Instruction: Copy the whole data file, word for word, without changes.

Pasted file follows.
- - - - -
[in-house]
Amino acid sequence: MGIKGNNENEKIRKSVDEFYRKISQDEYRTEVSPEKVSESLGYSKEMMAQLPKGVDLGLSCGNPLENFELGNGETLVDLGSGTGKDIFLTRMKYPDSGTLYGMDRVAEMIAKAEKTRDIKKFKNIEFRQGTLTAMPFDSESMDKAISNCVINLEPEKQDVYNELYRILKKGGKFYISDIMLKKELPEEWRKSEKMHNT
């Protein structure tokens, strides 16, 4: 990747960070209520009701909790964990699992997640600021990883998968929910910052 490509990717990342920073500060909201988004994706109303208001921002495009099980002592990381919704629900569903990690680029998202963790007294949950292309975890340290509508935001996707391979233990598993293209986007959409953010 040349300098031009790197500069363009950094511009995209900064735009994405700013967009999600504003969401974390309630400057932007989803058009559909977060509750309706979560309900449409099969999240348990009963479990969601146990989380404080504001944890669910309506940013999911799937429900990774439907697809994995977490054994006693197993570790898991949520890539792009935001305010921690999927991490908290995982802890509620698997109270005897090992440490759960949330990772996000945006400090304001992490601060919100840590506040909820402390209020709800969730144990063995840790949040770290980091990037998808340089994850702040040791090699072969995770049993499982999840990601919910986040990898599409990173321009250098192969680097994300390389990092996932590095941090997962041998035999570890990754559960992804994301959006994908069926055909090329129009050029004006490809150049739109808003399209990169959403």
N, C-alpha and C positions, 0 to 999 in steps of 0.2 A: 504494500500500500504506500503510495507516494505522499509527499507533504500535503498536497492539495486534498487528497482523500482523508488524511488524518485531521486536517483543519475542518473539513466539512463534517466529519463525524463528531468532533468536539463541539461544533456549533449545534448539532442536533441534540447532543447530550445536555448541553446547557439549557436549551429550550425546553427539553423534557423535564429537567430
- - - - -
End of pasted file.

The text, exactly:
[in-house]
Amino acid sequence: MGIKGNNENEKIRKSVDEFYRKISQDEYRTEVSPEKVSESLGYSKEMMAQLPKGVDLGLSCGNPLENFELGNGETLVDLGSGTGKDIFLTRMKYPDSGTLYGMDRVAEMIAKAEKTRDIKKFKNIEFRQGTLTAMPFDSESMDKAISNCVINLEPEKQDVYNELYRILKKGGKFYISDIMLKKELPEEWRKSEKMHNT
């Protein structure tokens, strides 16, 4: 990747960070209520009701909790964990699992997640600021990883998968929910910052 490509990717990342920073500060909201988004994706109303208001921002495009099980002592990381919704629900569903990690680029998202963790007294949950292309975890340290509508935001996707391979233990598993293209986007959409953010 040349300098031009790197500069363009950094511009995209900064735009994405700013967009999600504003969401974390309630400057932007989803058009559909977060509750309706979560309900449409099969999240348990009963479990969601146990989380404080504001944890669910309506940013999911799937429900990774439907697809994995977490054994006693197993570790898991949520890539792009935001305010921690999927991490908290995982802890509620698997109270005897090992440490759960949330990772996000945006400090304001992490601060919100840590506040909820402390209020709800969730144990063995840790949040770290980091990037998808340089994850702040040791090699072969995770049993499982999840990601919910986040990898599409990173321009250098192969680097994300390389990092996932590095941090997962041998035999570890990754559960992804994301959006994908069926055909090329129009050029004006490809150049739109808003399209990169959403």
N, C-alpha and C positions, 0 to 999 in steps of 0.2 A: 504494500500500500504506500503510495507516494505522499509527499507533504500535503498536497492539495486534498487528497482523500482523508488524511488524518485531521486536517483543519475542518473539513466539512463534517466529519463525524463528531468532533468536539463541539461544533456549533449545534448539532442536533441534540447532543447530550445536555448541553446547557439549557436549551429550550425546553427539553423534557423535564429537567430